third and fourth generations.63 In particular, a broad pattern of
cross-reactivity among quinolones was demonstrated by Manfredi et al 68 in 24 of 30 patients with an IgE-mediated
hypersensitivity. In any case, the pattern of cross-reactivity is
complex and difficult to predict.63
Macrolides
Macrolides are classified according to the number of carbon
atoms in their lactone ring: 14 membered (erythromycin, troleandomycin, roxithromycin, dirithromycin, and clarithromycin),
15 membered (azithromycin), and 16 membered (spiramycin,
rokitamycin, josamycin, and midecamycin). Hypersensitivity
reactions to macrolides are relatively uncommon (0.4%-3% of
treatments).77 Cases of immediate reactions in the form of urticaria
and/or angioedema; rhinoconjunctivitis; and anaphylaxis; and
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VOLUME 2, NUMBER 1
nonimmediate reactions, such as maculopapular rash, delayedappearing urticaria, contact dermatitis, fixed drug eruptions, and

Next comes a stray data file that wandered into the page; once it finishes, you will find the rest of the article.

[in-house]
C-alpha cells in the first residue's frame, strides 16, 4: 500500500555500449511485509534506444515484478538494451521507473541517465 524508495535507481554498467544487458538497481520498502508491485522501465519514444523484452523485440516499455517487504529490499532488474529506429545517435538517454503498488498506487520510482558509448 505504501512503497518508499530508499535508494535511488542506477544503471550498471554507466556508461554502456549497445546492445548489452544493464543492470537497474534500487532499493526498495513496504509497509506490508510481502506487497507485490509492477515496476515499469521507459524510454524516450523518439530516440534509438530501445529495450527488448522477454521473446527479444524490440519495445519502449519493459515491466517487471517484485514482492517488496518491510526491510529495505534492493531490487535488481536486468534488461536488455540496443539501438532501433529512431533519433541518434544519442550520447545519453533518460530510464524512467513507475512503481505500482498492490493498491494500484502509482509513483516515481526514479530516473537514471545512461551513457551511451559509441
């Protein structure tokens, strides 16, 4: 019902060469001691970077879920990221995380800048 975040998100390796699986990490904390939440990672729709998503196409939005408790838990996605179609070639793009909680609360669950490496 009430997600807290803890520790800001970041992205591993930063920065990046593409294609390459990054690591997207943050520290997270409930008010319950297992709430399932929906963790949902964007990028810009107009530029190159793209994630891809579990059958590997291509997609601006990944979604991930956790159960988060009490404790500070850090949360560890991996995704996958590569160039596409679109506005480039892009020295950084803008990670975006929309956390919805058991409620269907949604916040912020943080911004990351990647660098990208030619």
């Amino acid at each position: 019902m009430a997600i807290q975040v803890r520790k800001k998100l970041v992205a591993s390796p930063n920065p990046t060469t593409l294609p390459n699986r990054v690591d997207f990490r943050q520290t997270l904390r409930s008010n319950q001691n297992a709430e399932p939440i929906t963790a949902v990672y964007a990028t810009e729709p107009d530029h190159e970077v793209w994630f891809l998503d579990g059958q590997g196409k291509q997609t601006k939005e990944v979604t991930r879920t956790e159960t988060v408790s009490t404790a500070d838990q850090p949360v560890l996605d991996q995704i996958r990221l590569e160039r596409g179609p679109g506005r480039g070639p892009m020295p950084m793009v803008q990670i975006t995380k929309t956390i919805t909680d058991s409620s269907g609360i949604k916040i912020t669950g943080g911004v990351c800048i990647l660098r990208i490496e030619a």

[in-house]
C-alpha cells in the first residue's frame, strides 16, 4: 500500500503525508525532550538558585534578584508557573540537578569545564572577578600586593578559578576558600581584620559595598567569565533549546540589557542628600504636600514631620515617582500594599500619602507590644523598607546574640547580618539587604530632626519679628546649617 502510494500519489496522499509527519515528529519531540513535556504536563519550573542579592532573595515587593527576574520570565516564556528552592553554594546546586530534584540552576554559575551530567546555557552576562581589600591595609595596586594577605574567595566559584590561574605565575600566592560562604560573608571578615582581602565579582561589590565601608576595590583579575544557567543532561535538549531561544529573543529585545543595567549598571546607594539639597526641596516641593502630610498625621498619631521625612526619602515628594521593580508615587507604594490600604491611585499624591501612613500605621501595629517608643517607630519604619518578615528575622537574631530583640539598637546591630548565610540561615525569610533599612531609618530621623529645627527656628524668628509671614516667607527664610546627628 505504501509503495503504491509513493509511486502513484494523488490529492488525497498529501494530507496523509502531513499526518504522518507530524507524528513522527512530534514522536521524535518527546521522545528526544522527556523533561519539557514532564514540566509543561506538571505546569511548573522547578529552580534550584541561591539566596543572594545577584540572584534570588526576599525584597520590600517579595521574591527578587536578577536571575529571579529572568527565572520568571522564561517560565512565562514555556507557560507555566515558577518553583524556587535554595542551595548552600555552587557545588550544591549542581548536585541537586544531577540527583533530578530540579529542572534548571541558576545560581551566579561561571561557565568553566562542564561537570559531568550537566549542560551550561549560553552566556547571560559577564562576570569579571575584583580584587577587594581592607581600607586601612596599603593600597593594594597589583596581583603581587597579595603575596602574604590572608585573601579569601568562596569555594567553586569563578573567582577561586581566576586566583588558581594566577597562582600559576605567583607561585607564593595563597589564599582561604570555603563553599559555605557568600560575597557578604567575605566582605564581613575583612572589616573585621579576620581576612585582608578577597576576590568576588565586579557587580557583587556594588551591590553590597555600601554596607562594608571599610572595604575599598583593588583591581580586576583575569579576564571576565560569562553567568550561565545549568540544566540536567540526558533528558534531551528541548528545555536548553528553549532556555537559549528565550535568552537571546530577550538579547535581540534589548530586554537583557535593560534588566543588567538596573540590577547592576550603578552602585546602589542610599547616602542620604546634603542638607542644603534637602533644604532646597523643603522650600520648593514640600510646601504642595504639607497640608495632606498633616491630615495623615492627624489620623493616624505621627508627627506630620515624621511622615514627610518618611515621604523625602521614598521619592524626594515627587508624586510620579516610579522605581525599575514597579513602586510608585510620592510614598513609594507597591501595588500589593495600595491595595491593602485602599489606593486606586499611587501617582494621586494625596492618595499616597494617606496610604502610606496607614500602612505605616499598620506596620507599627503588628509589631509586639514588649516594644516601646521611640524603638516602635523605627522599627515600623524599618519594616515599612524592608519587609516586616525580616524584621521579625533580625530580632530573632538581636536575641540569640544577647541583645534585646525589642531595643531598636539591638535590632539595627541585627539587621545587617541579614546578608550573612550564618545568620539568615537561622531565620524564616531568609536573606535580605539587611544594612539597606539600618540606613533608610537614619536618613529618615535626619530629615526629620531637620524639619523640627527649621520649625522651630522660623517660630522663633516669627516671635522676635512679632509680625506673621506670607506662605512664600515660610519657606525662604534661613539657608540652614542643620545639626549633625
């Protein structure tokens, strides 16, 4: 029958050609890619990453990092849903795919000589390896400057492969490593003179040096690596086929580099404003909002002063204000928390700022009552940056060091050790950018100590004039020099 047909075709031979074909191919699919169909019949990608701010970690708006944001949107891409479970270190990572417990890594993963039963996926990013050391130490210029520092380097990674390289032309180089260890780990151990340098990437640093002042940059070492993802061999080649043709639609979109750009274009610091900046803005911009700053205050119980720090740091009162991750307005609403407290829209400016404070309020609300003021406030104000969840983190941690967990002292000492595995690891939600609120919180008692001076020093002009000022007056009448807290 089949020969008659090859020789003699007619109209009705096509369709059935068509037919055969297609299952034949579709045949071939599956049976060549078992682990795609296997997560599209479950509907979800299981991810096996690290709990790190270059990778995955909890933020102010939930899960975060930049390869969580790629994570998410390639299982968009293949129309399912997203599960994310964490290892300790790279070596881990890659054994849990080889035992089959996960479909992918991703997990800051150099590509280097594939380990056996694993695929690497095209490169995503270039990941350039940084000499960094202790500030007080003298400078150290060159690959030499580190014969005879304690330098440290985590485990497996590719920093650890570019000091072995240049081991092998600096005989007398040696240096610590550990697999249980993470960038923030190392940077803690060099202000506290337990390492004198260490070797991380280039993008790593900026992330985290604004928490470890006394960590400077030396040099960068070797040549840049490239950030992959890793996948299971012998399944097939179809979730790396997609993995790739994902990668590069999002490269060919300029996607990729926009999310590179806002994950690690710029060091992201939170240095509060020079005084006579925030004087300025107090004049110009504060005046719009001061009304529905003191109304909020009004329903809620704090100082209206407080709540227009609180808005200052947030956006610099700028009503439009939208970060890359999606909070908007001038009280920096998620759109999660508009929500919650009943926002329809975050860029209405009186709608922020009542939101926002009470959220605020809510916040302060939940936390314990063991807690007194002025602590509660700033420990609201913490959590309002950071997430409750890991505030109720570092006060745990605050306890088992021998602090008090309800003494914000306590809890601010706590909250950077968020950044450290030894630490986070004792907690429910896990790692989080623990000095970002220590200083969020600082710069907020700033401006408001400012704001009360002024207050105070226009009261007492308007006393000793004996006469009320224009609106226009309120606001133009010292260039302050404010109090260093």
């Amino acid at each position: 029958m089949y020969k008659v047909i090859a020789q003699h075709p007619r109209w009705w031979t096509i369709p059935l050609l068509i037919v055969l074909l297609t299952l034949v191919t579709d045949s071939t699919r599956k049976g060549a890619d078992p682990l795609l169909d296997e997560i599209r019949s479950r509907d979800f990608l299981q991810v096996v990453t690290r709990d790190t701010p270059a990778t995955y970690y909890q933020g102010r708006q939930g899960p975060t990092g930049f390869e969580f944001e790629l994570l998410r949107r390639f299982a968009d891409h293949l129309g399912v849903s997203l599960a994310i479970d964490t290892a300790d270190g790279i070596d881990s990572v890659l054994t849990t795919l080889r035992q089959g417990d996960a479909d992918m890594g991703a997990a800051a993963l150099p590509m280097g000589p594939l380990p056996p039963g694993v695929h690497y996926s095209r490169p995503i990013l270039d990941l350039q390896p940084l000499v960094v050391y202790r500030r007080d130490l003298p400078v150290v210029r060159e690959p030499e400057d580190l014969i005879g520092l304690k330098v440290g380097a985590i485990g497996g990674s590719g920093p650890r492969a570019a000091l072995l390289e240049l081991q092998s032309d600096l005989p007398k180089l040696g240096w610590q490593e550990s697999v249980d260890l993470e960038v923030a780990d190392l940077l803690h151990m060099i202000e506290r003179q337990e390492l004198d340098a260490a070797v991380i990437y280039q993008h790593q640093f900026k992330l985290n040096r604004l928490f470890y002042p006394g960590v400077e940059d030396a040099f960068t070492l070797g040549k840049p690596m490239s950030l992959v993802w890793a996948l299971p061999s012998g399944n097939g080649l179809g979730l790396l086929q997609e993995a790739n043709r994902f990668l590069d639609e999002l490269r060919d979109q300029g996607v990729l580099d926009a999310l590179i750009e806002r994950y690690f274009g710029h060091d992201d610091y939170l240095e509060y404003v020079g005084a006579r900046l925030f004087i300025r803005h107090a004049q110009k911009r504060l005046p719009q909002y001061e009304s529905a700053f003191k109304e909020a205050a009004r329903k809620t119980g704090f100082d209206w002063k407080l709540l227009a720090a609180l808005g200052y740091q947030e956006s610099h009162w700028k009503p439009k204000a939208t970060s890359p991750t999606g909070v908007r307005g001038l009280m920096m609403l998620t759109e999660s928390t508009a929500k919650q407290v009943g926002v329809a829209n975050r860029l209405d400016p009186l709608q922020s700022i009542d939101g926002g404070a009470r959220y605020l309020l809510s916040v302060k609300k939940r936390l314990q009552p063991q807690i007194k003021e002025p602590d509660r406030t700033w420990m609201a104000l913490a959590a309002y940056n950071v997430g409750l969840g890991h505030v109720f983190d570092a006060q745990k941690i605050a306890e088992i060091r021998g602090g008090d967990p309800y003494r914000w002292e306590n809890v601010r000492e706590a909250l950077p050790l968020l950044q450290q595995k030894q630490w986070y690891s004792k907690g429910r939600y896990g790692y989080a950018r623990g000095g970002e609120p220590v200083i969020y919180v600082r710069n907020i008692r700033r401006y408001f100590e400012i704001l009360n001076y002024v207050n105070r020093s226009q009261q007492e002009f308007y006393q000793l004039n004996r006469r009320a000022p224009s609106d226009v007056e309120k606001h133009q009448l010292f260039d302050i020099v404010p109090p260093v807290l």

TEN, have been reported in children and adults.77-82
Hypersensitivity reactions to macrolides can be assessed by
using the diagnostic algorithm shown in Figure 3. As far as skin
testing is concerned, a study by Empedrad et al75 found nonirritating concentrations for intradermal testing of erythromycin
(0.05 mg/mL) and azithromycin (0.01 mg/mL). In single cases,
skin prick tests proved to be useful in diagnosing IgE-mediated
hypersensitivity to macrolides such as erythromycin, spiramycin,
azithromycin, and roxithromycin.77,83-85 There also are reports
of positive responses to patch tests at concentrations up to 10%
in petrolatum or dimethylsulfoxide in subjects with nonimmediate reactions (eg, fixed drug eruptions and contact